Welcome back to #TravelThursday. We’re in the dry season now here in South Florida. It started during the middle of last month, and it continues until the middle of May. It’s our 7-month “nice” season here – marked by abundant sunshine, not much rain, cooler temperatures, and lower humidity. We actually experienced a near-record cold day last month on the 19TH of October when a polar-origin cold front slammed through the area and dumped our temperatures down into the lower-60s with wind chills in the 50s from the early-afternoon through the next morning. It was also cloudy, gloomy, and drizzly for the entire day. It very much resembled one of those weird dark, cold, and raw January days that we get once or twice a year (if at all). It was quite the phenomenon to get it so early in the season on the 19TH of October !

So since it’s nice out, and my days remaining here in South Florida are limited – I need to visit some tourist attractions this season and write about them here on #TravelThursday.

I just read a very nice write-up on Biscayne National Park and some renovation work they have recently completed on one of their main walkways to the sea. I haven’t been out there – just 8½ miles away from my home – since May 2016. It’s time to visit again. It’s a nice place to relax and enjoy the scenery of the sea.

It’s been 3½ years since I’ve visited the Charles Deering Estate – also along Biscayne Bay. That’s a fun 2-to-3-hour visit. They do ranger-led boat tours of Biscayne National Park that leave from and return to the Deering Estate. That’s what I did 3½ years ago. I’d like to do it again.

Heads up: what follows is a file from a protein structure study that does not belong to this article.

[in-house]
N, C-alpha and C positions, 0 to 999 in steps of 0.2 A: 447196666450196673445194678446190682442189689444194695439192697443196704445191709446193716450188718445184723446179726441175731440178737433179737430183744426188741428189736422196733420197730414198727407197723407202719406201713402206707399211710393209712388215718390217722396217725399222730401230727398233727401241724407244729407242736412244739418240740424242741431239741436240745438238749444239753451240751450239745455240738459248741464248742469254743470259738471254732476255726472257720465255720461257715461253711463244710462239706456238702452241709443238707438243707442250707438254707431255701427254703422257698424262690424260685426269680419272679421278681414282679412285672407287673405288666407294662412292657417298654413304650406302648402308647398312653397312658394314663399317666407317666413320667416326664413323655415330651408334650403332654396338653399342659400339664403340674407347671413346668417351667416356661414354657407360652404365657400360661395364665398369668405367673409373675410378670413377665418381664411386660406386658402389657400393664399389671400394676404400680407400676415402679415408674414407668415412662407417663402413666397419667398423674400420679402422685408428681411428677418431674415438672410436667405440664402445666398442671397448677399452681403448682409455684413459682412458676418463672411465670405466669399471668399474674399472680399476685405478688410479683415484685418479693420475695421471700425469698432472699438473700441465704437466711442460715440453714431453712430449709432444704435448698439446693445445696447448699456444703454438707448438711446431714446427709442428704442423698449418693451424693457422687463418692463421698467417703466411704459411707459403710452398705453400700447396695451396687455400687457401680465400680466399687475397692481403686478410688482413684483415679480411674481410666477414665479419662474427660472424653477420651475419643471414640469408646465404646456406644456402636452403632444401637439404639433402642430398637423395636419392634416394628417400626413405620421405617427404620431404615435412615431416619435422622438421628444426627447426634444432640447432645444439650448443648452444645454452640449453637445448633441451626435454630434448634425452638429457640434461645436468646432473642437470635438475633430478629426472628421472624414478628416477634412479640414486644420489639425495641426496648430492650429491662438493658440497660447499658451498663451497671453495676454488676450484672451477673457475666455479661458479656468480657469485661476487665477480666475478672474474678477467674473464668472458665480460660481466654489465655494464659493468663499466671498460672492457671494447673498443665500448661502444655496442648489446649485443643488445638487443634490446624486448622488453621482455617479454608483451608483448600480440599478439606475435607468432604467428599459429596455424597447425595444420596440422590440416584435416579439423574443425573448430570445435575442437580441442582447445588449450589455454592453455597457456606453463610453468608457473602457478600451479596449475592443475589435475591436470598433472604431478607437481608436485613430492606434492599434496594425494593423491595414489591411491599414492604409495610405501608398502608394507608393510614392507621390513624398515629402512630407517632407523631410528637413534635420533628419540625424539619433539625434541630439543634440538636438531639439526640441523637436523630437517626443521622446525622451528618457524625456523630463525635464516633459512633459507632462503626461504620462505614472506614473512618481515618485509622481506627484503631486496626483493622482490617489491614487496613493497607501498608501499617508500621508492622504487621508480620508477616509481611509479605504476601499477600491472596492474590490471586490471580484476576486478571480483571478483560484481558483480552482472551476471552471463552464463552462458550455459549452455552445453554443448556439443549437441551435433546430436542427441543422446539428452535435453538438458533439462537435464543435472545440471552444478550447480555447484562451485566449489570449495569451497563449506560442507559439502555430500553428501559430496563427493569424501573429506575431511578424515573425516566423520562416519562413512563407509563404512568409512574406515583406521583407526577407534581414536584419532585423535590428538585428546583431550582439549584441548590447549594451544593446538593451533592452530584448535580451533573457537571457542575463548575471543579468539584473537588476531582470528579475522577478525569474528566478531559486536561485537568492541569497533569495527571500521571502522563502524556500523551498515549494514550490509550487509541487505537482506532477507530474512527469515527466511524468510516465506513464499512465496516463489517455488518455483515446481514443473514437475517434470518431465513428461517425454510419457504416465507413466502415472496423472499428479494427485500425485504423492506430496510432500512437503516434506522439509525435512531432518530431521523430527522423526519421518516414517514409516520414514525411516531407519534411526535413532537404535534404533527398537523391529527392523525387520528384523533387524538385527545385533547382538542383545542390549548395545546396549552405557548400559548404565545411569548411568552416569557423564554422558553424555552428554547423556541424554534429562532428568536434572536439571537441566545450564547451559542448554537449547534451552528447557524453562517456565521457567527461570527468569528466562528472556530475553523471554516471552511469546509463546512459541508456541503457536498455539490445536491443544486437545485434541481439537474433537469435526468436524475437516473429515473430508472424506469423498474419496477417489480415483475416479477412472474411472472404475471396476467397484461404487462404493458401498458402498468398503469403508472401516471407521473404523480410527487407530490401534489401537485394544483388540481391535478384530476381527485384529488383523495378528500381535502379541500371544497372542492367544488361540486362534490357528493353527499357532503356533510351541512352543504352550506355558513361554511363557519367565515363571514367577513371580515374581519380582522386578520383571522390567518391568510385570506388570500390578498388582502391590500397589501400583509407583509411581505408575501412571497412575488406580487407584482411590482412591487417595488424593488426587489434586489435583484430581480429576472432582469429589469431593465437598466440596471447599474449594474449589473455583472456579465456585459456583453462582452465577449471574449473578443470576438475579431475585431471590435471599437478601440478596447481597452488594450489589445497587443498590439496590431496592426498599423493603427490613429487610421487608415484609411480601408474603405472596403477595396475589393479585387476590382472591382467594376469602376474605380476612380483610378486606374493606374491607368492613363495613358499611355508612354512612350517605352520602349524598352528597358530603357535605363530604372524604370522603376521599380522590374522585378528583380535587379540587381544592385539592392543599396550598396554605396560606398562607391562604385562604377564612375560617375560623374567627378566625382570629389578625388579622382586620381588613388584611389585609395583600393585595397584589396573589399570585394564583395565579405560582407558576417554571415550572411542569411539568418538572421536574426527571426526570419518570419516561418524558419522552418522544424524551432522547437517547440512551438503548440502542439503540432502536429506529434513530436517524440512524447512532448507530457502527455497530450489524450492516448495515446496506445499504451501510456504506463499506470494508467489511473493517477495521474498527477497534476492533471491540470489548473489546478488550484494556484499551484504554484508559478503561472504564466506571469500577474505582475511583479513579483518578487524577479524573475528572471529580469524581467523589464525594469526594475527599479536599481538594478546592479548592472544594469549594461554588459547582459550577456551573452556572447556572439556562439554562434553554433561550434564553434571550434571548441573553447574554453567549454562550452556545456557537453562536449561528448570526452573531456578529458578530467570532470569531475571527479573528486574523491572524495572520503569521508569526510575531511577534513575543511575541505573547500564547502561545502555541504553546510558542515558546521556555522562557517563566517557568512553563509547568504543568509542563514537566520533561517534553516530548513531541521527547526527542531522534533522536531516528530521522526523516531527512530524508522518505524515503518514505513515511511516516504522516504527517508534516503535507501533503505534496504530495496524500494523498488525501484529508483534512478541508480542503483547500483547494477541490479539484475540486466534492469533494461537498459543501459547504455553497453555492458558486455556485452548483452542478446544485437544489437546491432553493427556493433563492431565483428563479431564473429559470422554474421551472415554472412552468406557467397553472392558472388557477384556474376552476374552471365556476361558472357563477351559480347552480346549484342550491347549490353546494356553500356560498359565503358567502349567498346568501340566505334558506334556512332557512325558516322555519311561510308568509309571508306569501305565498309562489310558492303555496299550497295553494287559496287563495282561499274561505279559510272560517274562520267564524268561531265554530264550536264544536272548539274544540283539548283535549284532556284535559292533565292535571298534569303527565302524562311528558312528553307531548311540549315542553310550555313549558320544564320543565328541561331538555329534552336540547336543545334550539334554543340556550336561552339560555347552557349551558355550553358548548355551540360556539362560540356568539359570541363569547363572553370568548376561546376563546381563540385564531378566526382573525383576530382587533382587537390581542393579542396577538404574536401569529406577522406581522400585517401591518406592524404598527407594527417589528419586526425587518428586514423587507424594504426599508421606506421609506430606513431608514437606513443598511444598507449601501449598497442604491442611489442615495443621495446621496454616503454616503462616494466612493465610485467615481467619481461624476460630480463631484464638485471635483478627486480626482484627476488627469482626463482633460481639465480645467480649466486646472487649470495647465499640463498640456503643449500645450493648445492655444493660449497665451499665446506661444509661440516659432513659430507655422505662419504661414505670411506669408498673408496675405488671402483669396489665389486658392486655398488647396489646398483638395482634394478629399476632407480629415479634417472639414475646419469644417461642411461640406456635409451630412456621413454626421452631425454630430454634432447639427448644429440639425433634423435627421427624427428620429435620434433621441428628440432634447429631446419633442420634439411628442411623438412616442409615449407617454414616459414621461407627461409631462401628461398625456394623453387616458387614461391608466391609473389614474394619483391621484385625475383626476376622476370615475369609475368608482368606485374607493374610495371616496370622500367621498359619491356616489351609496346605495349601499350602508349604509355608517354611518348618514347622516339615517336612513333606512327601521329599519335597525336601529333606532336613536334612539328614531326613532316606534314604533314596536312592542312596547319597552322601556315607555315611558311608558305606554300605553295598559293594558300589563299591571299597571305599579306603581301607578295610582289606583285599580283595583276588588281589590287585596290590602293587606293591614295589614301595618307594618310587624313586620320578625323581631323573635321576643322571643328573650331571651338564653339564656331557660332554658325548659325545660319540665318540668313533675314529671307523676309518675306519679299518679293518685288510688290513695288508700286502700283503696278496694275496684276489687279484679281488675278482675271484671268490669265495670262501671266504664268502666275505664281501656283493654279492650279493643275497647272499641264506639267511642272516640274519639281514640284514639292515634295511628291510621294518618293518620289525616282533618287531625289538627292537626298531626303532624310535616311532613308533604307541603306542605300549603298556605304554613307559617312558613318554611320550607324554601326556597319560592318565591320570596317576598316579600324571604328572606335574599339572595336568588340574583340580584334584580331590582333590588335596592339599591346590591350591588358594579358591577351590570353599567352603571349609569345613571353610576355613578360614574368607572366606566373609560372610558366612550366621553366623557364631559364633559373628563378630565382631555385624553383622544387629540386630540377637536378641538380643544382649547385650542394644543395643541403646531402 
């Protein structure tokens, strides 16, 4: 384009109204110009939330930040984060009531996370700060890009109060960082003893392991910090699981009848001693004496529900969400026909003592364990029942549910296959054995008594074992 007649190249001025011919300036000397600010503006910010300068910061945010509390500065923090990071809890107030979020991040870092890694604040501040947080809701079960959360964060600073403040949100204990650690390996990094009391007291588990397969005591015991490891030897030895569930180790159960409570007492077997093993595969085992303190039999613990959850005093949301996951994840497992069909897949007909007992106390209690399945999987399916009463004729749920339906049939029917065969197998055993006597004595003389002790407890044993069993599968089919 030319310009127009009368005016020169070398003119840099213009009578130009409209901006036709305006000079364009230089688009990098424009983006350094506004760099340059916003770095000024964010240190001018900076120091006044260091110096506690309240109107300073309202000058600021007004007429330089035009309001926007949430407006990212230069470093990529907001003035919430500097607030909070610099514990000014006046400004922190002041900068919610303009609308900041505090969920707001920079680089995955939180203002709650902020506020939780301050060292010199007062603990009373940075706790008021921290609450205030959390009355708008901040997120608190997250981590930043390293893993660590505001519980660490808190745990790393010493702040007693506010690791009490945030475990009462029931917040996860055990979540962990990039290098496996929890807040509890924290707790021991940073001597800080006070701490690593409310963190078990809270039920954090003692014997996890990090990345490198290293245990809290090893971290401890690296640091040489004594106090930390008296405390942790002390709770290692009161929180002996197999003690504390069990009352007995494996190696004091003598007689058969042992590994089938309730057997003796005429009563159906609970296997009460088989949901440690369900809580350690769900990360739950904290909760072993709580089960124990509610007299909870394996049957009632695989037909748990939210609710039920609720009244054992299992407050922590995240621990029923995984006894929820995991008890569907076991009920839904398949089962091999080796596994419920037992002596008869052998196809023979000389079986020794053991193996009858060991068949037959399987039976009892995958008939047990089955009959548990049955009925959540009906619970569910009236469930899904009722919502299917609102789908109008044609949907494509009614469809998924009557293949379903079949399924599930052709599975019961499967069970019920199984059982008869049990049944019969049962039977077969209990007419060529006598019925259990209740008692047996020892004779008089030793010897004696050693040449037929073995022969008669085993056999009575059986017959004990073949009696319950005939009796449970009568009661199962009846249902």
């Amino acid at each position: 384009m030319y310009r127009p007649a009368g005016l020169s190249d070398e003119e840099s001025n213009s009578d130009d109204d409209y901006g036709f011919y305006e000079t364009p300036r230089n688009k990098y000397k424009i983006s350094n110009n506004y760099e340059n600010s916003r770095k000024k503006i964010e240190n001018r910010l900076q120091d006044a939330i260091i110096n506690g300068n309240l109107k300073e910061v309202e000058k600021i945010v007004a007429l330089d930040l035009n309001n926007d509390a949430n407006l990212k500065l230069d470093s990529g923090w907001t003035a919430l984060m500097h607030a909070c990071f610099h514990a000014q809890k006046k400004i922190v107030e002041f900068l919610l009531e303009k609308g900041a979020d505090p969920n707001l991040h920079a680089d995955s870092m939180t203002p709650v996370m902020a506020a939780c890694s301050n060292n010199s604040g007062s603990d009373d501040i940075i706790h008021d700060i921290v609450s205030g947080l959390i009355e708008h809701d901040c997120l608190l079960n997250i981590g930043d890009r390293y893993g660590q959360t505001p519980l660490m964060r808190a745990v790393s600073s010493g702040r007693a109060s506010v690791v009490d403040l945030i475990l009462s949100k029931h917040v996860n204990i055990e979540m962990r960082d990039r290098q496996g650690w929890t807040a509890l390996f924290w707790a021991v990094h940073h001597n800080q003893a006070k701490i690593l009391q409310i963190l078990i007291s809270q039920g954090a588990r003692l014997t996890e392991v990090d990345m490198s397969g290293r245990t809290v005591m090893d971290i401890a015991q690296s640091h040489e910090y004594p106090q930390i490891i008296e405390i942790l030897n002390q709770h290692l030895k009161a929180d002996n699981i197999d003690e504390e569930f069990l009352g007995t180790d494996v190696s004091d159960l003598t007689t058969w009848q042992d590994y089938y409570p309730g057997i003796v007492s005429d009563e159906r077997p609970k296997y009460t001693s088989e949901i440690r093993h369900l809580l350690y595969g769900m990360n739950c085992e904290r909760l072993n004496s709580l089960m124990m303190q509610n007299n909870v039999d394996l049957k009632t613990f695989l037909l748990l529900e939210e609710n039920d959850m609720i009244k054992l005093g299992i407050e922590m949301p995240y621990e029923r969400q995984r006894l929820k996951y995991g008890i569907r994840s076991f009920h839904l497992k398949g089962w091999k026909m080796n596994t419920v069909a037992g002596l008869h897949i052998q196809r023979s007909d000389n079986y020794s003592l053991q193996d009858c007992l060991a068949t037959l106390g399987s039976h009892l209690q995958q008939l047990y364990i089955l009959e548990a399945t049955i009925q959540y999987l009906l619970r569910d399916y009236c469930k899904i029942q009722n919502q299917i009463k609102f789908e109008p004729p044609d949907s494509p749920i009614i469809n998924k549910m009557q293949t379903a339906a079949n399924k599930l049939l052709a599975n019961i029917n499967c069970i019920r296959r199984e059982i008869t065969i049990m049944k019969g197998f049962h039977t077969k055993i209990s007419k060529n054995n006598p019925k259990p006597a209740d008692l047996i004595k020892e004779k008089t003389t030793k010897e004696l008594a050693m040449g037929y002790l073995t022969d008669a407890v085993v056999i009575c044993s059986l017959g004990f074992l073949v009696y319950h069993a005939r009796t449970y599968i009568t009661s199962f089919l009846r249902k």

Fairchild Tropical Botanic Garden is also along Biscayne Bay, and I haven’t been there since February 2018. As a U.S. military veteran – I get free admission year-round, so I respect that. I need to drive up the road (about 25 miles from home) and check it out again. There’s a lot of great photo opportunities there.

Vizcaya Museum & Gardens is also along Biscayne Bay, and it’s been 10½ years since my last visit there. I get in for free there too anytime I want. It’s just another 7 miles up the road from Fairchild, so maybe I can visit both Fairchild and Vizcaya on the same day – like maybe during the week when they are less crowded.

Next #TravelThursday we’ll trek across the sea over to England. Let’s keep traveling together.

All rights reserved (c) 2022 Christopher M. Day, CountUp

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Fort Myers Beach Florida

Welcome back to #TravelThursday. On Wednesday September 28TH 2022 Fort Myers Beach Florida changed forever as Category-4 Hurricane Ian made landfall just a few miles north of the area. The Southwest Florida Gulf coast from Flamingo northward to the Tampa Bay area experienced widespread damage. The area from Marco Island to Venice was especially hard hit, and Fort Myers Beach – “Ground Zero” – was virtually destroyed. The photos online have been heartbreaking. They have brought tears to my eyes.